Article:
Copywriting inspiration can strike at any moment, just look at the absurdly simple technique for persuading undecided customers that came from a simple stroll past a butchers last week.
This week we look at how to write copy that connects so deeply with your customer, it spooks them. Makes them feel like you really know them.
And not just that you know them, but you know what they need.
Part 1: The little advert that lay in wait
This week, inspiration comes from a number of modest adverts that stay quiet, like a covert operation, until the perfect customer comes by. Then they’re ready to strike.
They keep themselves pretty humble and out of sight for the most part. They don’t see nearly as many people as the over-exposed billboard does (that fancy show-off).
And yet, in a few quiet, calm moments of the day it will meet someone, and speak so directly to their problem that it will seem more than just advertising, it will seem like a message from an all-knowing being.
I’ve been doing a lot of long drives for the past few months when I saw this series of adverts in many of the motorway service station toilets.
I was struck by the cleverness of the copy, and realised it’s a perfect illustration of an underused, but simple copywriting technique:
Now, part of this campaign’s success is in its placement. Nowhere are you going to find more perfect customers for this than in a toilet.
Advertising in toilets may not be a relevant strategy for your business, but there is an important tactic being used in the copy that you can replicate no matter what your business or industry.
Part 2: The clever copywriting technique you should steal
Focus your attention on this line:
If your days out are being ruined by too many visits to the toilet…
That’s the part we want to steal.
Notice how it comes first. The copy doesn’t say:
Do you have an overactive bladder?
And this is key. Too many pieces of sales copy jump straight into the describing the ‘problem’ when they should be describing the ‘symptom.’
There’s a reason why this fails.
- Your customer may not know what the problem is
- Your copy is going to sound like everyone else’s
Now, while our customer may already know they have an overactive bladder, asking the customer if their days out are being ruined by their trips to the toilet is much more evocative and compelling.
Part 3: Where we do a mini-example that isn’t about bladders
Here’s the thing, when you only focus on the problem in your copy rather than the symptom, your copy will be weak. In the above example, the problem is an overactive bladder, the symptom is that they’re running to the loo all the time instead of enjoying themselves.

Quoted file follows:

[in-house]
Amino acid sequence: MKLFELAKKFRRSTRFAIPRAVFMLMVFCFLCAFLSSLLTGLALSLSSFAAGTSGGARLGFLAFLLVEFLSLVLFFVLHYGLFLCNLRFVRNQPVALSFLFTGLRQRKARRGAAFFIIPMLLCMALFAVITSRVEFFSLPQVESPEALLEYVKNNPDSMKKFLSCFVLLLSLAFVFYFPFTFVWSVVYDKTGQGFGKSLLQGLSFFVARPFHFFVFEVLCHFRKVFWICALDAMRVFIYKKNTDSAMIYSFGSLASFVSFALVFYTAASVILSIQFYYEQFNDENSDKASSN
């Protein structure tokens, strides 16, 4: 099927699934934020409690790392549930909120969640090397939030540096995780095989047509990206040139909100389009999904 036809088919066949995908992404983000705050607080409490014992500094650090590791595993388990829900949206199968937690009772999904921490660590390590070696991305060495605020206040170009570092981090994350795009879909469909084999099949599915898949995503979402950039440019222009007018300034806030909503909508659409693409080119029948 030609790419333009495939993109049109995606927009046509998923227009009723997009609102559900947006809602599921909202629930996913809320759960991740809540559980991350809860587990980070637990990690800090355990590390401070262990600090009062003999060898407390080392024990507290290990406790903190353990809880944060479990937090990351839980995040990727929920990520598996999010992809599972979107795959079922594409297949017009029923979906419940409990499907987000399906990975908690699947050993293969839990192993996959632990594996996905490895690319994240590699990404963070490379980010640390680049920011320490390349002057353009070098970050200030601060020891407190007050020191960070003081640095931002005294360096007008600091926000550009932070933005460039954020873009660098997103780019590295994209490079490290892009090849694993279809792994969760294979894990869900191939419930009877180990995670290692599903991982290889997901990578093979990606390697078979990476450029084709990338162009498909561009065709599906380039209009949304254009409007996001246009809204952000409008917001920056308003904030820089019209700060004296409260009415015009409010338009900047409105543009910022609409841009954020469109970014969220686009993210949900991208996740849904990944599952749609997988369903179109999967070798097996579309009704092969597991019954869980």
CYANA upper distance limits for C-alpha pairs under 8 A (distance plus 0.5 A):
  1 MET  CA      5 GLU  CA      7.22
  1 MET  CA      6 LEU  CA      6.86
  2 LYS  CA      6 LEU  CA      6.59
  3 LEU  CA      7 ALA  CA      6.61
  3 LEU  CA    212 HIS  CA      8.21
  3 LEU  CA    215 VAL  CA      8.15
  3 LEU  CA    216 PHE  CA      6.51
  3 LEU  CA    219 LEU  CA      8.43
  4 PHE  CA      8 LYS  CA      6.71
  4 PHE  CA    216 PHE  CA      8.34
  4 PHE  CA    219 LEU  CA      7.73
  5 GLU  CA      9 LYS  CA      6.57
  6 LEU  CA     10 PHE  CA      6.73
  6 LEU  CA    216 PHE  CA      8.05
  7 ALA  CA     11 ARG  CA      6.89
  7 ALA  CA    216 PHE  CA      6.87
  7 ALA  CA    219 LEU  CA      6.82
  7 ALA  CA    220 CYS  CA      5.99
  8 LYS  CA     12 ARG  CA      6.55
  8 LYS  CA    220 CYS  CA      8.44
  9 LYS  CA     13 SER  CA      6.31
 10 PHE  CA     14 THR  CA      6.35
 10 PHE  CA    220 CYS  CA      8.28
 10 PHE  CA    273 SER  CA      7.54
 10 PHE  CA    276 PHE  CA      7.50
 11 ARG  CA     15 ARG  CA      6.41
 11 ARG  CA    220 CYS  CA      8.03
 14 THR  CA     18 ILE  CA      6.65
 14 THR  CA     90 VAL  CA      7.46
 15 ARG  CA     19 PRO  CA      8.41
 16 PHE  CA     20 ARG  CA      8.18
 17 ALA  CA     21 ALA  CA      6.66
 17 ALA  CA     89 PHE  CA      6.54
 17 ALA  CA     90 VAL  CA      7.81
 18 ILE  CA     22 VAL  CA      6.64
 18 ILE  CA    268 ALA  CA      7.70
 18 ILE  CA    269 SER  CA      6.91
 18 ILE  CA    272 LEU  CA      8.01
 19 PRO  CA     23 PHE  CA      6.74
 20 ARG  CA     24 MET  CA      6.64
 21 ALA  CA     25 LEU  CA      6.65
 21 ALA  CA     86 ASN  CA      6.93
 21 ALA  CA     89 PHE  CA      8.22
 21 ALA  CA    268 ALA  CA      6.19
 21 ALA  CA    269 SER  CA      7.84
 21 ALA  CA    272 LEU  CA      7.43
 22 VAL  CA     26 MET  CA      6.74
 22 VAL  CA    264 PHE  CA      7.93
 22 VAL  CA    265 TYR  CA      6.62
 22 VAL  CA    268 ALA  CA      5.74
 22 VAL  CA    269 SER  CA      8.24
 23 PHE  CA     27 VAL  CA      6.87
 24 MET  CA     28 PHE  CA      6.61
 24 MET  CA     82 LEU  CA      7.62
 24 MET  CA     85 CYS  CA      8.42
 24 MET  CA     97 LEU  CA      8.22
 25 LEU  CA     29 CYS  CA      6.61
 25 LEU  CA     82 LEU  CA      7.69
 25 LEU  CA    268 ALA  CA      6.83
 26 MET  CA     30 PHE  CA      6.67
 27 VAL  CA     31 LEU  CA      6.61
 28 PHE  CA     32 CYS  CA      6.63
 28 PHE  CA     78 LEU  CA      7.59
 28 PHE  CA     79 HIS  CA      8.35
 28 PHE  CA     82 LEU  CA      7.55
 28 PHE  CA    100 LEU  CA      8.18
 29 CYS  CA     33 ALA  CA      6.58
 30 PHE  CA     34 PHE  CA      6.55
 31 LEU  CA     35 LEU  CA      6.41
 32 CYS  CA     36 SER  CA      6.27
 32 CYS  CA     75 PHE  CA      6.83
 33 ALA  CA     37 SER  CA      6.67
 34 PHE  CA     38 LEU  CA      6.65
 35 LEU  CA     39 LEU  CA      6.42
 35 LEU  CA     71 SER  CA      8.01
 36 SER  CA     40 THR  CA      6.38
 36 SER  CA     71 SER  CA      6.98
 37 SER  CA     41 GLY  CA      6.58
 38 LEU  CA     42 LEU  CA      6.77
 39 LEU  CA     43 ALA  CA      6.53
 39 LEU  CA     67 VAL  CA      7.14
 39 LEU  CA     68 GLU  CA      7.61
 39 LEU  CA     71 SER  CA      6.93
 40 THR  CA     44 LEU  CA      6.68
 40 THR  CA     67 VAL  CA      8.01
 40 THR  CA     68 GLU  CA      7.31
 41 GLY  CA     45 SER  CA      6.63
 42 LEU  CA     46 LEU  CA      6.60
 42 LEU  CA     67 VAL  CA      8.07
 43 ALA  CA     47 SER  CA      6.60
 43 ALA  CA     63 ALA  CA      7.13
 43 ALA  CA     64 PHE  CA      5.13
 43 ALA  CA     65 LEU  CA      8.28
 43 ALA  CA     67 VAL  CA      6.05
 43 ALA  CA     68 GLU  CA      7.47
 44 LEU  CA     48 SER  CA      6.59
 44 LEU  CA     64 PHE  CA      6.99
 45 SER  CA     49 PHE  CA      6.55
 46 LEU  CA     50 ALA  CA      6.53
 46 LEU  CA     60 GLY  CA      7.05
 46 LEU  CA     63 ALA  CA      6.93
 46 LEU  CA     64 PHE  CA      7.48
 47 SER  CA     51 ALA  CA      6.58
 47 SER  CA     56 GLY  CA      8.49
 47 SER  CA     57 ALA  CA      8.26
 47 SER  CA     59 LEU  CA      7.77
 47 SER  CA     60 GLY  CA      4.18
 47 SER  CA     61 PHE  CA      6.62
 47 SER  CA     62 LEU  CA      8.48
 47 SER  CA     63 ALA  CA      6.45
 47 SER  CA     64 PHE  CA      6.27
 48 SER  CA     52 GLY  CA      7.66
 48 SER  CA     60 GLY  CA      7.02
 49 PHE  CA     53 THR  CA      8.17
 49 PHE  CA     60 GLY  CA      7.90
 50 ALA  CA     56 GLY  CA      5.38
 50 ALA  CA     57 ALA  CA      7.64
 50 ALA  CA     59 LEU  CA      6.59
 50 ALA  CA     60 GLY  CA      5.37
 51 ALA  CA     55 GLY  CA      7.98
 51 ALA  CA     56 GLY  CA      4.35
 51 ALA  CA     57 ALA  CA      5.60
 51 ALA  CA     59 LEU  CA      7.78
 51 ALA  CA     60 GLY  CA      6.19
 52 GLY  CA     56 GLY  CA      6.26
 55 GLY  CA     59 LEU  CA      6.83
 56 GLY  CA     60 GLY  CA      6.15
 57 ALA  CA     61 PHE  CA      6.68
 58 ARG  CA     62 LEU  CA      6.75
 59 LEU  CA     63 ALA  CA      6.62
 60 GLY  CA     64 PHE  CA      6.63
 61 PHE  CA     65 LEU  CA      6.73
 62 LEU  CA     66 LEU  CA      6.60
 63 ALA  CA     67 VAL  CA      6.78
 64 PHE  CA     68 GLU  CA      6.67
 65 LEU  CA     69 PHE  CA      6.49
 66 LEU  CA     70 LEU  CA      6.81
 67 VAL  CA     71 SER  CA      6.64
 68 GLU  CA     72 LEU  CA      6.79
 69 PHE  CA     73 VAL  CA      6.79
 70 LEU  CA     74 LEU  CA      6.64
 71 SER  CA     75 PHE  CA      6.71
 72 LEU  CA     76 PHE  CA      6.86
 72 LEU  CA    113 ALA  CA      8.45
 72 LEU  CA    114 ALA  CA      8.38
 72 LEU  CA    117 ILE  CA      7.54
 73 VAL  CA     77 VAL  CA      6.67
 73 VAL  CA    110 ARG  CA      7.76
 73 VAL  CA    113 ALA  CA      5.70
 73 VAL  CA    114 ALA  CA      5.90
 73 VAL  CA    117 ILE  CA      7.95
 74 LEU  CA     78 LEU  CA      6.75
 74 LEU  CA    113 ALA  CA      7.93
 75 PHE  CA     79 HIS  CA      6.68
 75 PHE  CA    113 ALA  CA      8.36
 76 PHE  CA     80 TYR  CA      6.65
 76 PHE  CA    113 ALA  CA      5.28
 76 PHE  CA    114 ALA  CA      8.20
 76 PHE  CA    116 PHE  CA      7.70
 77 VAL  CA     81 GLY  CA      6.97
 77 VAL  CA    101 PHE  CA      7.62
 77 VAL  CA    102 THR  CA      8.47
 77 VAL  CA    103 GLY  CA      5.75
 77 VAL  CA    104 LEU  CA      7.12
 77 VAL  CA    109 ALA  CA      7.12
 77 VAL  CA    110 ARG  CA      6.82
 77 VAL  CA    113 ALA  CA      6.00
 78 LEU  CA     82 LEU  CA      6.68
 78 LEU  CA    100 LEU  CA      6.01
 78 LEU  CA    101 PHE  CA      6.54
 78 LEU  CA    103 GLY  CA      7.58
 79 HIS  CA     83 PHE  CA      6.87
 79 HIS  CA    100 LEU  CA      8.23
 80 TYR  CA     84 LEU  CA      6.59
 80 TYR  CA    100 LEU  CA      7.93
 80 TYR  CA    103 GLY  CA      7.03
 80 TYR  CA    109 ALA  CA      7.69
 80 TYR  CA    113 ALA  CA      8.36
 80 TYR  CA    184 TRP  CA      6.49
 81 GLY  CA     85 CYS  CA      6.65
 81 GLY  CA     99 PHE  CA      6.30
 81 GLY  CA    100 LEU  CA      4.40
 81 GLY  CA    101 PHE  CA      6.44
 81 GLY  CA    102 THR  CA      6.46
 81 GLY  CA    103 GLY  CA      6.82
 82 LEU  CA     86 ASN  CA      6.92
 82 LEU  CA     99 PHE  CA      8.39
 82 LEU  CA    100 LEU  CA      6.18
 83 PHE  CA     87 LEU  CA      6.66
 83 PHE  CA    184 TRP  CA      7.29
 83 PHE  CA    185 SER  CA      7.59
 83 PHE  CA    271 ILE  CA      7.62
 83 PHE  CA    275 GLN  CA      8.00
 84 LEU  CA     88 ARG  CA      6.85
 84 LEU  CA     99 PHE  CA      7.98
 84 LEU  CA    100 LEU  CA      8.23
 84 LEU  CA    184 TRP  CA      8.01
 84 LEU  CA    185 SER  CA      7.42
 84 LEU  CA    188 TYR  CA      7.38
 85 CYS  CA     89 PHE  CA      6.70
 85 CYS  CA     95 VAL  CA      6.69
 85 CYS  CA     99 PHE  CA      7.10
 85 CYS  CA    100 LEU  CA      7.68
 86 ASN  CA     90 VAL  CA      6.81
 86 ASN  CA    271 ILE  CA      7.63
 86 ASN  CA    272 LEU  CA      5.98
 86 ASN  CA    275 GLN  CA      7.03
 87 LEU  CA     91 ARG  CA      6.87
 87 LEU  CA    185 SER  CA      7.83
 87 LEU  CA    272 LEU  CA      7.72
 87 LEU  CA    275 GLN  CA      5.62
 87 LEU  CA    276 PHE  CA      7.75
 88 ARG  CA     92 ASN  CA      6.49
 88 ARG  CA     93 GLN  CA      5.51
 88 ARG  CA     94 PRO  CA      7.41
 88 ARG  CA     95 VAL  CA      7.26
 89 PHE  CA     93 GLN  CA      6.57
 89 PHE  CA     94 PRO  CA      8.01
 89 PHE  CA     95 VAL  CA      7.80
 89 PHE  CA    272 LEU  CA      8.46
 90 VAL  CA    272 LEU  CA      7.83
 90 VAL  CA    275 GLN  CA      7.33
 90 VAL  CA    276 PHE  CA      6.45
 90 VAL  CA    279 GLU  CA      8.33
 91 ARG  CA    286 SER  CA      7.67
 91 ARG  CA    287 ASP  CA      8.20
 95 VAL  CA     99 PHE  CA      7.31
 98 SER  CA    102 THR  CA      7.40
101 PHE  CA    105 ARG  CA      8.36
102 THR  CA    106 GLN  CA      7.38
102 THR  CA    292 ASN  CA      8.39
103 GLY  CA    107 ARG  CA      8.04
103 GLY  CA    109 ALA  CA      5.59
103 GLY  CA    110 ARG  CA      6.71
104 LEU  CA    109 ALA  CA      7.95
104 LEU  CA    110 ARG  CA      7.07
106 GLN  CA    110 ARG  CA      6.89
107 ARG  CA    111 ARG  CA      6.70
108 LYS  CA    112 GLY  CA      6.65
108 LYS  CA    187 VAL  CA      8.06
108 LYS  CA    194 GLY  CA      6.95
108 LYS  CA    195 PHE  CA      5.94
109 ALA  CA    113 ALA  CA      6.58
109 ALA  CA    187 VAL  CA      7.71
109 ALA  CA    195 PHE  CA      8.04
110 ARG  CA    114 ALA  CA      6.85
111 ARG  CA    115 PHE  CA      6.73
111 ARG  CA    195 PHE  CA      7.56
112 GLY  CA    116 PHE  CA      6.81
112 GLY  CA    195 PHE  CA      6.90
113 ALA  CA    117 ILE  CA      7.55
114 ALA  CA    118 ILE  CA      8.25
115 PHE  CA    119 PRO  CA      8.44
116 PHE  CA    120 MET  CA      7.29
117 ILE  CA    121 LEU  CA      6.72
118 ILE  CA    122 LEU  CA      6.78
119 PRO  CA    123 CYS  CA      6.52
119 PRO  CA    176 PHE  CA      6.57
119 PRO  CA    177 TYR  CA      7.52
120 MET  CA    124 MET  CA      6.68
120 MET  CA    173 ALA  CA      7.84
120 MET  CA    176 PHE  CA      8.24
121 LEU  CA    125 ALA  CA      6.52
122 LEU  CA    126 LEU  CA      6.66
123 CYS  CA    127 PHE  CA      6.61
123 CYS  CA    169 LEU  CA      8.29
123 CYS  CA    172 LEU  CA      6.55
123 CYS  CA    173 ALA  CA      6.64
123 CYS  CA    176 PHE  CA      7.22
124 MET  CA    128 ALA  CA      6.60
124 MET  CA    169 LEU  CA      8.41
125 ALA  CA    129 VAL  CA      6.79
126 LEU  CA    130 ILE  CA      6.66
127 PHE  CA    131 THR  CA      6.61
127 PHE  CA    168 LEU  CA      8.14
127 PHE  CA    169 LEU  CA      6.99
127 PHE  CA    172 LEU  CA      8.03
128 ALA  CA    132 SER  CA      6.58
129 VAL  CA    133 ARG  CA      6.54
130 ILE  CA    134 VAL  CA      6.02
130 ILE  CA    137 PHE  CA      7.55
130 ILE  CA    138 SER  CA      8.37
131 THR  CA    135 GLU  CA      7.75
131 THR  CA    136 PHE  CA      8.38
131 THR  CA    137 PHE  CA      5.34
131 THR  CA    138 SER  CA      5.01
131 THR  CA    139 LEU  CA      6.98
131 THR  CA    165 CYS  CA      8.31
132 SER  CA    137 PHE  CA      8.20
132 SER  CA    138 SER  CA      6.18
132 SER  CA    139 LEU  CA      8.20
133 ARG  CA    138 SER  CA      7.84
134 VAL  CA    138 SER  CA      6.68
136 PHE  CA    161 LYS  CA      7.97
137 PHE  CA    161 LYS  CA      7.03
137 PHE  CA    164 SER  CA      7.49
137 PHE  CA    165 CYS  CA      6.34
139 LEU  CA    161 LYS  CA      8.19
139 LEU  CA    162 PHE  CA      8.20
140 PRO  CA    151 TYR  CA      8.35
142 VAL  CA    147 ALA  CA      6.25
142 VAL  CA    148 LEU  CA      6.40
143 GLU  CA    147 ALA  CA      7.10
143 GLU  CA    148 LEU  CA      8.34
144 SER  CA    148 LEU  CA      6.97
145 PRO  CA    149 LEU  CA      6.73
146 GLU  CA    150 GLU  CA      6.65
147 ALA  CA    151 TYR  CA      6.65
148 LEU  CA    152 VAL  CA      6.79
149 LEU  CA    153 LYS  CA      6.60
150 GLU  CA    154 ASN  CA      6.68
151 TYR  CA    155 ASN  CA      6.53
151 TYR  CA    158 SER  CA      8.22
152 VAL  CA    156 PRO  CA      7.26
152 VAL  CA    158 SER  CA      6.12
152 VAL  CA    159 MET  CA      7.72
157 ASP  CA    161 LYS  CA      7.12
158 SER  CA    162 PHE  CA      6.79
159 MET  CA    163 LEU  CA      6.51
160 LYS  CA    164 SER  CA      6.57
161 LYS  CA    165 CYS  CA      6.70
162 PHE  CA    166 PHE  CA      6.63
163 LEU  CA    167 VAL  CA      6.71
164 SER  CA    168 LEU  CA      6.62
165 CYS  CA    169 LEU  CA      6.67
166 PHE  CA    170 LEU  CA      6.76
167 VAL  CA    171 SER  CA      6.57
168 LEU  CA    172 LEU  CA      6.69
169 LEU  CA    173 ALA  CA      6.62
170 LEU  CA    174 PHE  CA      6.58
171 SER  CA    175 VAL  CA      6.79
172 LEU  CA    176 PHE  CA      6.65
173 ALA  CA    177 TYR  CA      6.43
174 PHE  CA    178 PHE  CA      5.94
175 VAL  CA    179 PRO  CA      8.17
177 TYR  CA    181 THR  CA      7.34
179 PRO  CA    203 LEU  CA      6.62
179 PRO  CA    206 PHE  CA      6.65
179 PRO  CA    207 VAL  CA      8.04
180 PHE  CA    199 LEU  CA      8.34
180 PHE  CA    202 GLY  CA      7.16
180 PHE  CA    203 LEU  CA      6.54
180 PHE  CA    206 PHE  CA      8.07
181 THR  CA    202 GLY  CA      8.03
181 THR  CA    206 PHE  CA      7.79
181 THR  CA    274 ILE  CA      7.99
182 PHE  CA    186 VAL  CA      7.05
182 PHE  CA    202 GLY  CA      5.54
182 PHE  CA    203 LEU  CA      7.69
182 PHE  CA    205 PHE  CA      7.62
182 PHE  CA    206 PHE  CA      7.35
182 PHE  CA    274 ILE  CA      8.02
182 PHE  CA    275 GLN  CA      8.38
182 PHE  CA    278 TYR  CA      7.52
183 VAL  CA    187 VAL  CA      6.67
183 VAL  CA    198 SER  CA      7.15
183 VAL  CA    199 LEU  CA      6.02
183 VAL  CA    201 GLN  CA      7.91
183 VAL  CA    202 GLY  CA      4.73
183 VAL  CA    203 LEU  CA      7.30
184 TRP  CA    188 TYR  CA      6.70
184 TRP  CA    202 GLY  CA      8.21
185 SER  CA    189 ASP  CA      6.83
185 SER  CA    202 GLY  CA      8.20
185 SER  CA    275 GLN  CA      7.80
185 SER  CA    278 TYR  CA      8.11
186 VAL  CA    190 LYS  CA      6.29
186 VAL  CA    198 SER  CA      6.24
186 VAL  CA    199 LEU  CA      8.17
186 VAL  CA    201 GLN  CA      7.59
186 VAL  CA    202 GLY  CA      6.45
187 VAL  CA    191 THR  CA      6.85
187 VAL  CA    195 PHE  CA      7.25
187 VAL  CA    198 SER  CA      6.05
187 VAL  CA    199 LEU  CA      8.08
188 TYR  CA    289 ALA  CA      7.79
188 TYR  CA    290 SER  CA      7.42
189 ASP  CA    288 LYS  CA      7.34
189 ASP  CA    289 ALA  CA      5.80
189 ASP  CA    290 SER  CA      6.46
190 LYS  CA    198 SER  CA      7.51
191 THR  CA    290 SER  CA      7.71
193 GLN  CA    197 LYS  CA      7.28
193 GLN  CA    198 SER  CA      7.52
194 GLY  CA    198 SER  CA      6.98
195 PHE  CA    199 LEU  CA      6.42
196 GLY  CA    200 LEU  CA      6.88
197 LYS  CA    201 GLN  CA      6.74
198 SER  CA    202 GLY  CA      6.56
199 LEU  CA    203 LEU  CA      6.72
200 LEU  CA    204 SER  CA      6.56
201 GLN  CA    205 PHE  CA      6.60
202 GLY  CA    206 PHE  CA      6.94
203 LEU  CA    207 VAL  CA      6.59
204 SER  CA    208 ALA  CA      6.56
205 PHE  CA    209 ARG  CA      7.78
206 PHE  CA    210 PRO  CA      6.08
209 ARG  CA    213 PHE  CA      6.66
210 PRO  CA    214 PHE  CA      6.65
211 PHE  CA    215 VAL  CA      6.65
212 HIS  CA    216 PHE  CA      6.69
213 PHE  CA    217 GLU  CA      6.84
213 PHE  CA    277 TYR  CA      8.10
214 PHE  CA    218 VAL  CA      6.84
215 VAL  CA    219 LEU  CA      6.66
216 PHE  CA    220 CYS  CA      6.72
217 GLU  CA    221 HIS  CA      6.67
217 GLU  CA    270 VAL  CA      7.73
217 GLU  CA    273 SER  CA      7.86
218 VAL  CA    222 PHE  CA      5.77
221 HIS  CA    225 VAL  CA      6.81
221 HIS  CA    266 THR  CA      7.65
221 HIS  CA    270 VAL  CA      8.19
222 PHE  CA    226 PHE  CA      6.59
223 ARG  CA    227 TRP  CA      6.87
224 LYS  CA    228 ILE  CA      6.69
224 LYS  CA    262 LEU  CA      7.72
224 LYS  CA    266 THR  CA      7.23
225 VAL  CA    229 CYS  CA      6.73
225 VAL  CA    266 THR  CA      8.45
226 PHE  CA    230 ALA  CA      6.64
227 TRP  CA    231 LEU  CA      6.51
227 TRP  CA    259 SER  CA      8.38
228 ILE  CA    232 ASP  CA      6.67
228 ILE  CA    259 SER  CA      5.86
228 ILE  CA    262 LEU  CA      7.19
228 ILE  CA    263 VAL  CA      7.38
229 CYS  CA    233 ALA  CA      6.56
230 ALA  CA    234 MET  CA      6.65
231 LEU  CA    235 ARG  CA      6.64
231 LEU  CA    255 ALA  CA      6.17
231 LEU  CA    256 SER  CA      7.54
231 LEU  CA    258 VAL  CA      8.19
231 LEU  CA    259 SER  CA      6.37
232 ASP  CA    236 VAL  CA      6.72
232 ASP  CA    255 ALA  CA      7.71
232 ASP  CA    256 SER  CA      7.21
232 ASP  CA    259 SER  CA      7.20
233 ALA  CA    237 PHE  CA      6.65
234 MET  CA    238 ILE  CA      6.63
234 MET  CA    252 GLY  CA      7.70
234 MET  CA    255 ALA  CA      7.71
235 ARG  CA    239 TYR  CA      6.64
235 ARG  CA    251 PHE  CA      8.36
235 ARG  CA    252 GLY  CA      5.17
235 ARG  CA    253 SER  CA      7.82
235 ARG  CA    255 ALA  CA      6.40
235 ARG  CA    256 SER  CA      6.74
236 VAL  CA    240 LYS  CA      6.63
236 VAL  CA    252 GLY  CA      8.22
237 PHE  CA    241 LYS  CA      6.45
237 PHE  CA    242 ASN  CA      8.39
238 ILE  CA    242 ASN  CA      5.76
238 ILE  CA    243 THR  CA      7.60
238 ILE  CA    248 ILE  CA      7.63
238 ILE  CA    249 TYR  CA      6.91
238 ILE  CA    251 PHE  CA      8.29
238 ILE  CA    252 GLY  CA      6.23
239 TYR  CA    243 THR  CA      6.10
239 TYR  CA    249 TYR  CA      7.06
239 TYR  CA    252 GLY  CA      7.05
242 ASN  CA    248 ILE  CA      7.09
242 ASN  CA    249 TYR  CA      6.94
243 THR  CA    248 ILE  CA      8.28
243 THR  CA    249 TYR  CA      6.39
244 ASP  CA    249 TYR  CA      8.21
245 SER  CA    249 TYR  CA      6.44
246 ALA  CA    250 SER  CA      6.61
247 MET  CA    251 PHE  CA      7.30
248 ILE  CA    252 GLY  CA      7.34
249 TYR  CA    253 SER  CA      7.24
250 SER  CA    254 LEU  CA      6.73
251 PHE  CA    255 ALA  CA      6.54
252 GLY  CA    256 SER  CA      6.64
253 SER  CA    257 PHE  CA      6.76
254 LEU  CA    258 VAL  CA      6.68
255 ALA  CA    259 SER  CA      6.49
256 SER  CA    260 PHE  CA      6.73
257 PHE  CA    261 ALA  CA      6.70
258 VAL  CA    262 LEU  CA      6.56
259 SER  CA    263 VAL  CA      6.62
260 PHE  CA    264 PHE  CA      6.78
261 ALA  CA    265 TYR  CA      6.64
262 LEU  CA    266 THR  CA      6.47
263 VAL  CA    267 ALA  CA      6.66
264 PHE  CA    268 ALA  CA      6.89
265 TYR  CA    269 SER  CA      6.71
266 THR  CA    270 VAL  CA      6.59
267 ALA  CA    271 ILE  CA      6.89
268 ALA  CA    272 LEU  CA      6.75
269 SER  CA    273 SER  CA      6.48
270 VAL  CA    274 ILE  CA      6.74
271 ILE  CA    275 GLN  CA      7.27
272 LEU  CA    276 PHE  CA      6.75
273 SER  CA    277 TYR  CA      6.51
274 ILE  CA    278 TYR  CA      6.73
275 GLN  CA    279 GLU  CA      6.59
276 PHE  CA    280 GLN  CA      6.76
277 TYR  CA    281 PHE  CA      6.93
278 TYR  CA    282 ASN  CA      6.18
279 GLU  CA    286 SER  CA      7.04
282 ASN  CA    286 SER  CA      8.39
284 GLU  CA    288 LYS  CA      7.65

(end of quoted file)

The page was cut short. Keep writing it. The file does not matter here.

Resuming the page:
Let me give you a more business-like example.
I’ve worked with a number of clients who, when asked how to describe their customer’s problem will say that:
- They’re struggling to find clarity
- They’re finding it hard to focus
- They don’t know how to unlock their potential
- They’re restless and distracted
And, I see these types of words in a lot of copy.
My question is this – who is this copy aimed at?
- Someone who needs a business coach?
- Someone who needs a personal trainer?
- Someone who needs a life coach?
- Someone who needs anti-depressants?
All solutions would fit.
The symptoms just aren’t strong enough to create copy that connects.
Part 4: The solution is you need to dig deeper
(Any Shaun T Insanity fans, that subheading was just for you)
I want you to first look at your web copy or sales copy. Are you getting down to the nitty-gritty symptoms of how your customer’s life is affected by the problem? Or are you using similar words and phrases that can be found on your competitor’s sites? Or even on sites in completely different industries?
Picture you spending a day with your customer.
How does their problem affect their life?
Does it show it’s symptoms at work? Such as making mistakes, or losing money?
Do symptoms crop up at home? Are they arguing with their spouse?
What are they thinking? Do they really say to themselves:
“I need more clarity”
Or is their mental track along the lines of:
“I wish I could just figure out how to balance my time between work and home. Everything seems so chaotic. I’m feeling guilty about work when I’m with the kids and then feel like I’m missing out on their lives when I’m at the office.”
Notice the difference?
When it comes to writing copy the first one is: blah blah yadda yadda, while the second one makes your customer think:
Holy crap, that sounds just like me!
Now go, get that pencil and paper, and dig deeper.
Want to learn more about the power of Seductive Symptoms? Then sign up to the Write With Influence email list (feel free to grab the free training that’s already there).
Next week I’ll be kicking off a free 5-part series to help you write copy that is as irresistible as Cookies and Puppies. And the first lesson is all about those Seductive Symptoms.